A fund created to help victims of Tucson's Jan. 8, 2011, mass shooting is dissolving.
The Tucson Together Fund's board has voted to distribute the remaining funds and cease operations, said Bill Carnegie, chairman of the fund's board of directors.
Carnegie said the impetus for disbanding was a combination of the conclusion of the federal court case against convicted shooter Jared L. Loughner in November and the subsequent decision by the Pima County Attorney's Office not to pursue its own case against Loughner.
In the two years that the fund was active, it collected $520,000 from donations, and it was the only officially sanctioned fund established to assist the shooting's victims, families and witnesses.
Carnegie said donations were drying up, as were claims from victims.
All but $50,000 of the fund went to victims of the shooting and their families. The $50,000 was set aside for the Homicide Survivors organization for any future claims from Jan. 8 victims, should they arise.
Six people died in the massacre, which occurred at a congressional meet-and-greet hosted by then-U.S. Rep. Gabrielle Giffords at a northwest-side shopping plaza. Killed were Christina-Taylor Green, 9; Dorothy Morris, 76; U.S. District Judge John M. Roll, 63; Phyllis Schneck, 79; Dorwan Stoddard, 76; and Gabriel Zimmerman, 30. Thirteen others, including Giffords, were injured.
"We were thinking there would be two trials, one after the other, and that it would take eight to 10 years. And that didn't happen, fortunately for the victims here," said Kent Burbank, director of the victim services division at the Pima County Attorney's Office, which managed victim claims from the shooting.
Victims filed claims for expenses such as lost wages, funeral costs, travel expenses to court hearings and medical expenses not covered by insurance.
Compensation came from three sources of funding - a national crime victim compensation fund, a federal anti-terrorism grant the county received for its response to Jan. 8, and the Tucson Together Fund. The government victims fund, which comes from fines and fees on criminals, has limited parameters, as did the grant money. The Tucson Together Fund helped fill in the gaps, Burbank said.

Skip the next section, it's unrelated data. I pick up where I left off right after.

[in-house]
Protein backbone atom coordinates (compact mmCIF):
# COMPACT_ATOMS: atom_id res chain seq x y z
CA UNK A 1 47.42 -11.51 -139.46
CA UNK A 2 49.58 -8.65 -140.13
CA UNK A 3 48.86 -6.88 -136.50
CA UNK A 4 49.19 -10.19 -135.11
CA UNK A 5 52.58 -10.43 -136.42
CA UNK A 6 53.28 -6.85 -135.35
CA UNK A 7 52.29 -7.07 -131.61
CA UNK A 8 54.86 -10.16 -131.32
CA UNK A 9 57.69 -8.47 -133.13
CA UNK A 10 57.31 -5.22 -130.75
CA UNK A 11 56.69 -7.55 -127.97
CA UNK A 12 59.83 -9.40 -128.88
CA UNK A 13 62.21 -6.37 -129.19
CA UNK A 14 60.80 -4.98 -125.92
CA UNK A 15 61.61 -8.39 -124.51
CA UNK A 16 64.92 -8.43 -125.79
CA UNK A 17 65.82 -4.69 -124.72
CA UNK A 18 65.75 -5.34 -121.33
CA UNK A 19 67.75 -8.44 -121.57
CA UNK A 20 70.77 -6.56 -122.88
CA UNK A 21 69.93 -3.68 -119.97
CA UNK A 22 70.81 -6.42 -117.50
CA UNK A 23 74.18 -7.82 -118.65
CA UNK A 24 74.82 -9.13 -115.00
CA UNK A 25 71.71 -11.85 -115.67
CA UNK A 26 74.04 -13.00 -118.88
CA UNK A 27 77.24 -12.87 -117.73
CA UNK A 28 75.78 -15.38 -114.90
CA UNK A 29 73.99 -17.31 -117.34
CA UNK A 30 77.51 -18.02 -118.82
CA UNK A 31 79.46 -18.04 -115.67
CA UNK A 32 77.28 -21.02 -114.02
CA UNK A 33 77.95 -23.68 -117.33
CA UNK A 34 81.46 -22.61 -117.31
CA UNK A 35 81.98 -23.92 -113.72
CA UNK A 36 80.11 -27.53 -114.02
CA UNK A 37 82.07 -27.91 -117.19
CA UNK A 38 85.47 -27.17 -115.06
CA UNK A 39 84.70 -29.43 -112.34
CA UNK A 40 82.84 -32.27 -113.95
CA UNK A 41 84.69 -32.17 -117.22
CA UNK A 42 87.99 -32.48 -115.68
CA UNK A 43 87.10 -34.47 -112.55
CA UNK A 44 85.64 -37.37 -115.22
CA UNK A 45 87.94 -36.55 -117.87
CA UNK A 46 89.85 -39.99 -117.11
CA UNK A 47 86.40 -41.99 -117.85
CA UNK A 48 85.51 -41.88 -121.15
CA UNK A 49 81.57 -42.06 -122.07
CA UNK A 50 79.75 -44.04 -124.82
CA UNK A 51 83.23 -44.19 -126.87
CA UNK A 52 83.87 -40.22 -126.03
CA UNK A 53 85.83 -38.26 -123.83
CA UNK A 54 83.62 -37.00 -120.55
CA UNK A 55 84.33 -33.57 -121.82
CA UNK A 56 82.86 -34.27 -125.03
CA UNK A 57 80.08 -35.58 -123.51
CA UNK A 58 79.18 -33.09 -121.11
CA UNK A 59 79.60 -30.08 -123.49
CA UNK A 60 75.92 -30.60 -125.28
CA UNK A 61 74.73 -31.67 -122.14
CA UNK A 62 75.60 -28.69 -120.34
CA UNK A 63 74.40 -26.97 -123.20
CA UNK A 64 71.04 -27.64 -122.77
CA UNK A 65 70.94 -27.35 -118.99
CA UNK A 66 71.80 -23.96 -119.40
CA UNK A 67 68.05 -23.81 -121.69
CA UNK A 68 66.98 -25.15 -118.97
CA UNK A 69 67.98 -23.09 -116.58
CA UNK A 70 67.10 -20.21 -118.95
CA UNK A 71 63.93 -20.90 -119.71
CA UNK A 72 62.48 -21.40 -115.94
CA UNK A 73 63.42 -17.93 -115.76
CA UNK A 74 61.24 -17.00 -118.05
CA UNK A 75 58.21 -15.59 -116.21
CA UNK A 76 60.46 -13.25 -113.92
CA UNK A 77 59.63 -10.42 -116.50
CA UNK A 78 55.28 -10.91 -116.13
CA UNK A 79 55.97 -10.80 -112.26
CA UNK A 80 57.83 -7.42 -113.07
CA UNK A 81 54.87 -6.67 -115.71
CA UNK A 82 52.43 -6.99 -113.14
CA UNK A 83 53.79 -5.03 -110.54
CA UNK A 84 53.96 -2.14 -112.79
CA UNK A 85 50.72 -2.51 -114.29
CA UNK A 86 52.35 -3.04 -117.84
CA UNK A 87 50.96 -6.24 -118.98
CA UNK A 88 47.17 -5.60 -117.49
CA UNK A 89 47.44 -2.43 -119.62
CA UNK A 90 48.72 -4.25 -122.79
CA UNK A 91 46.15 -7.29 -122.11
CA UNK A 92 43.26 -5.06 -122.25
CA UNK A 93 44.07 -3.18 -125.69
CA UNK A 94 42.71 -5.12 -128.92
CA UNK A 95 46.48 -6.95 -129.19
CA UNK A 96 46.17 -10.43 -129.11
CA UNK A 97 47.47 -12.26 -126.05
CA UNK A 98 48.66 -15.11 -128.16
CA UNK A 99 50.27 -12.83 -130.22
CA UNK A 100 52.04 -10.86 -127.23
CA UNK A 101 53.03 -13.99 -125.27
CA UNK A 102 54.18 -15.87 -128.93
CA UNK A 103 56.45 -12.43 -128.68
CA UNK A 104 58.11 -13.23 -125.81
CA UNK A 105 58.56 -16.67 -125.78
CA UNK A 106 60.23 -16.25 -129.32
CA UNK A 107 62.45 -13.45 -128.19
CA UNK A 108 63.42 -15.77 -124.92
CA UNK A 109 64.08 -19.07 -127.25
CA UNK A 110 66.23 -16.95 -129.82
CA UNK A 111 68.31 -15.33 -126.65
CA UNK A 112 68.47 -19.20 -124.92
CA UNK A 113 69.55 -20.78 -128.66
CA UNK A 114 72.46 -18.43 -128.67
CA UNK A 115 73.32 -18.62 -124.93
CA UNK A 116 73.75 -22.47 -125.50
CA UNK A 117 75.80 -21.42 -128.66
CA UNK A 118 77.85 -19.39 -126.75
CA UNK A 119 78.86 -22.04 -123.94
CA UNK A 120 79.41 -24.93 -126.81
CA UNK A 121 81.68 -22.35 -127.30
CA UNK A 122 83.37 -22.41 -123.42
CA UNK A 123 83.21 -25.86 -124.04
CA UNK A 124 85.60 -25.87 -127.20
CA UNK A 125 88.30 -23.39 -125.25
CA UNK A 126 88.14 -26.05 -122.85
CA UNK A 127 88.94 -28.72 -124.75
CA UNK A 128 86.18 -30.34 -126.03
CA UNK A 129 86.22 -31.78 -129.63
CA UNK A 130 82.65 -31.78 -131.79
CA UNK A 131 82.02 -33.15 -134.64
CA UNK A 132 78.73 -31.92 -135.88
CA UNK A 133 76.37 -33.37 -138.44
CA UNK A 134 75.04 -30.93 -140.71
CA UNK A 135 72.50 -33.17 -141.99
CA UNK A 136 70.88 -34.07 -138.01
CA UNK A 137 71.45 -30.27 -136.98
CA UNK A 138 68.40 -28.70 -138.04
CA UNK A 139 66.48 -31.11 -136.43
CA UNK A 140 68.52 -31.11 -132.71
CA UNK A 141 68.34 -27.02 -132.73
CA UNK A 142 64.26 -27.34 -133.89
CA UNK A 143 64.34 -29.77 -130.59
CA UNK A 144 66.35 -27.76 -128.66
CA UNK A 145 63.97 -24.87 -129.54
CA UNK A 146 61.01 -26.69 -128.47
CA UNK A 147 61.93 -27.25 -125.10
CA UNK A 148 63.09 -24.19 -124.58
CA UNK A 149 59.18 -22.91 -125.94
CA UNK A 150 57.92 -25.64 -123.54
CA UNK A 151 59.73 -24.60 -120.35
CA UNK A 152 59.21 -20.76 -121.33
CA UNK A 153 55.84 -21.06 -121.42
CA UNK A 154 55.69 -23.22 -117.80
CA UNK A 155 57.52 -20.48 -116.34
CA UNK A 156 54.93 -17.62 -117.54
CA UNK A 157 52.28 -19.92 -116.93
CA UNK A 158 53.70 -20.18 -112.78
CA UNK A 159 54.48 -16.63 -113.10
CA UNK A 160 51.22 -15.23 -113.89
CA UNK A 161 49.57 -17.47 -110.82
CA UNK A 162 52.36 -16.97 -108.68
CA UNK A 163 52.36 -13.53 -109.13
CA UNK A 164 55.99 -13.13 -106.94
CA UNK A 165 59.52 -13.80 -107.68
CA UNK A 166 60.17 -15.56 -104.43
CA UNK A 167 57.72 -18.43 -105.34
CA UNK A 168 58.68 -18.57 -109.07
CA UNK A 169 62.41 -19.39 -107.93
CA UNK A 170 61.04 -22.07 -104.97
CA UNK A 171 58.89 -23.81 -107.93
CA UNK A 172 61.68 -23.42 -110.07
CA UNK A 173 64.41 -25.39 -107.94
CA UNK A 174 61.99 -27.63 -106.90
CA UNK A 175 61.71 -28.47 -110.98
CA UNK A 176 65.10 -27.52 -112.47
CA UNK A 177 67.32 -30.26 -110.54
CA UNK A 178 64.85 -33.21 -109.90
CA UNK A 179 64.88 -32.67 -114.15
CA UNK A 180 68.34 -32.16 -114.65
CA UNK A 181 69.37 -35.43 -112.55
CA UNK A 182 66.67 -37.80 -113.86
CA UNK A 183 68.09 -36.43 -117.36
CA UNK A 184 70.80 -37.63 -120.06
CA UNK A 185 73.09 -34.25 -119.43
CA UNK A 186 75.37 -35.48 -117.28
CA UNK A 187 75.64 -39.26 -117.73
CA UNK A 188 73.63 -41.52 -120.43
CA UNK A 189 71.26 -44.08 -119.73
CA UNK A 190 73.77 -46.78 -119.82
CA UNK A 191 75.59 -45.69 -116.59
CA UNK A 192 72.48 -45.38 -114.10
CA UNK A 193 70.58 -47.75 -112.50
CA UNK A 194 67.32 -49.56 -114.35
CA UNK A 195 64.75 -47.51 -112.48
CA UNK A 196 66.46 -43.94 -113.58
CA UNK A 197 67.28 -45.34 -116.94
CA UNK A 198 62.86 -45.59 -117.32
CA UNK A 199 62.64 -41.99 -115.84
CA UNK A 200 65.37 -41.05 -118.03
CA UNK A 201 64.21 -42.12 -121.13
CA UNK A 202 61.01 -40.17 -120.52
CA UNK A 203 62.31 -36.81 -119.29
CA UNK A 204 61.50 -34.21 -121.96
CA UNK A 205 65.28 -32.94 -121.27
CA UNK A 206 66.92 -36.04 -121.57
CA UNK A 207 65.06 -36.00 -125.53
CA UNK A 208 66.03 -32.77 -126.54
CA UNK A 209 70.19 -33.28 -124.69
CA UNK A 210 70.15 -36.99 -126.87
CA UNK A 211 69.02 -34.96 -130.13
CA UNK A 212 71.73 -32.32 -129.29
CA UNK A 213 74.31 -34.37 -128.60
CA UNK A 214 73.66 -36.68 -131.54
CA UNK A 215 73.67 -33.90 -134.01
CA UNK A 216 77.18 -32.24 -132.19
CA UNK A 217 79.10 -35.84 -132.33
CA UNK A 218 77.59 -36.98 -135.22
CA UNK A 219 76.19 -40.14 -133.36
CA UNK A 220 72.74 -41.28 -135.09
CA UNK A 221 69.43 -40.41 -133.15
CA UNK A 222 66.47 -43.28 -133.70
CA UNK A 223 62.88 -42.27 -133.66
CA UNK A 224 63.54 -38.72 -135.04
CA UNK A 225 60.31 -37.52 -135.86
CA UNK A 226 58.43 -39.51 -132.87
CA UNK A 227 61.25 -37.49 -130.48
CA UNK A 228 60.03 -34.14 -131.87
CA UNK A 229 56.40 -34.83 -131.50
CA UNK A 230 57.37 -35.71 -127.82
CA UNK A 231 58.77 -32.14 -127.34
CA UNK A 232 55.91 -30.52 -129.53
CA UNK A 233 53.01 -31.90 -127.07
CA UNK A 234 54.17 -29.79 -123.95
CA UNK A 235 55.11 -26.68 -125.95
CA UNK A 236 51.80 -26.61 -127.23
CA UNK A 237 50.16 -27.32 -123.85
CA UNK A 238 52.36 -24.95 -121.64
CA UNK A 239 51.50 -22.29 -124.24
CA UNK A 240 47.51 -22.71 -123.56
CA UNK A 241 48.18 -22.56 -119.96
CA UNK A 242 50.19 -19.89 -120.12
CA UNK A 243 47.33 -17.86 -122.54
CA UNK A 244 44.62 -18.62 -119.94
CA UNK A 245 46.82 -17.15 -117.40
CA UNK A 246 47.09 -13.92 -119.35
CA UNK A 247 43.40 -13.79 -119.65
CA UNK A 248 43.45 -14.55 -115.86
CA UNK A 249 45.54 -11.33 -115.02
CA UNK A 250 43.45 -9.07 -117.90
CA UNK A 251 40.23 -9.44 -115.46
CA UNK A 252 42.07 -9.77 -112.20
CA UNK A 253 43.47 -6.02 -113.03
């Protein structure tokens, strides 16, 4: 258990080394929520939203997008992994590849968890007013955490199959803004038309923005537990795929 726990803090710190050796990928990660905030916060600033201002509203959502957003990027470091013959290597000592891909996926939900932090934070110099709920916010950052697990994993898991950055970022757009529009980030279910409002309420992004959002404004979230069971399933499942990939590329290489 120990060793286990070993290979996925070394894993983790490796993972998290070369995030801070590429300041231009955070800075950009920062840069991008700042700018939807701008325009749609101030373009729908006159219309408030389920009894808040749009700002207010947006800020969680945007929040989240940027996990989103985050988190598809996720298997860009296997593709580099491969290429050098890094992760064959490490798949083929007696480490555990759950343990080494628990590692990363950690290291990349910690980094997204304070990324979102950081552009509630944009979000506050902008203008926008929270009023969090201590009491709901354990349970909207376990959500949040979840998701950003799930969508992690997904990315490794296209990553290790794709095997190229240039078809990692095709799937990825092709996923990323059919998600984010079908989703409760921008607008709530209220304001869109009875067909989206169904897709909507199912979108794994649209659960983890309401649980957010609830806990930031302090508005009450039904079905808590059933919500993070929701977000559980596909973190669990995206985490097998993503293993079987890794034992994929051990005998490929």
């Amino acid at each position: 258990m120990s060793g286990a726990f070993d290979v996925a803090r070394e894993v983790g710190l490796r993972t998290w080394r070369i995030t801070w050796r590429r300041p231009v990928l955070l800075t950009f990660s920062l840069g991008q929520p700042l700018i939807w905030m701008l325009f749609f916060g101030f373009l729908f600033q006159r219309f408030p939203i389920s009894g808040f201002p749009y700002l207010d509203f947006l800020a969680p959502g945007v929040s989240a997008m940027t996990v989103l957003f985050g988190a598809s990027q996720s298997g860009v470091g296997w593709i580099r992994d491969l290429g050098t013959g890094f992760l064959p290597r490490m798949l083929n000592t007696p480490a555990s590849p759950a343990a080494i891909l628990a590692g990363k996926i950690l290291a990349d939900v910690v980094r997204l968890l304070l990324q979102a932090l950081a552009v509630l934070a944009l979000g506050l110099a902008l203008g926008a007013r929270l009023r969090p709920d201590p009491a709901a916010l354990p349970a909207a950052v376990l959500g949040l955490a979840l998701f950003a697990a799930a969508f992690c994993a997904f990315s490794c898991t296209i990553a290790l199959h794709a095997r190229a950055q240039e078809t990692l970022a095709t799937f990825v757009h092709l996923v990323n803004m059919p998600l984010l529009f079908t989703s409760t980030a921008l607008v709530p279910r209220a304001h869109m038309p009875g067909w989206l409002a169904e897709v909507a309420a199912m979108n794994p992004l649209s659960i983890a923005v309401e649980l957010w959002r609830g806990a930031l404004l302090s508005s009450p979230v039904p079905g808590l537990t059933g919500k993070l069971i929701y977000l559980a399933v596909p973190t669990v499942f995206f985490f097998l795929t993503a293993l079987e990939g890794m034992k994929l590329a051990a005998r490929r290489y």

In addition to reimbursing expenses, the fund gave three lump-sum payments of $5,000 to victims, plus another lump sum when the fund was disbanded after the board's January vote - $12,000 to families whose loved one died, and $5,000 to those who were shot and injured, Burbank said. Some people who were not wounded by a bullet but were at the scene and shot at, or otherwise injured, received $2,500 each.
"We had some medical expenses, but most victims had insurance," Burbank said. "Some victims didn't submit any claims at all."
Several families did not keep the lump-sum payments. Rather, they directed the money to charity, often in honor of their loved one, Burbank said.
"We started the fund for the long term, but what we discovered was contributions started to wane and claims from victims started to wane," Carnegie said. "We didn't want to be one of those funds that just hangs onto money. I absolutely believe it was the right thing to do."
On Nov. 8, Loughner was sentenced in federal court to seven consecutive life terms plus 140 years in prison without parole. He waived rights to an appeal. The seven life terms represent each of the six lives he took plus the attempted assassination of Giffords, who continues to recover from being shot through the brain.
Also on Nov. 8, Pima County Attorney Barbara LaWall announced that at the request of the victims, she would not seek to prosecute Loughner on behalf of the state.
DONATIONS TO FUND ARE STILL WELCOME
Remaining money from the Tucson Together Fund will be transferred to Homicide Survivors, and donations are still welcome for any future claims from Jan. 8 victims.
The website is azhomicidesurvivors.org
Contact reporter Stephanie Innes at firstname.lastname@example.org or 573-4134.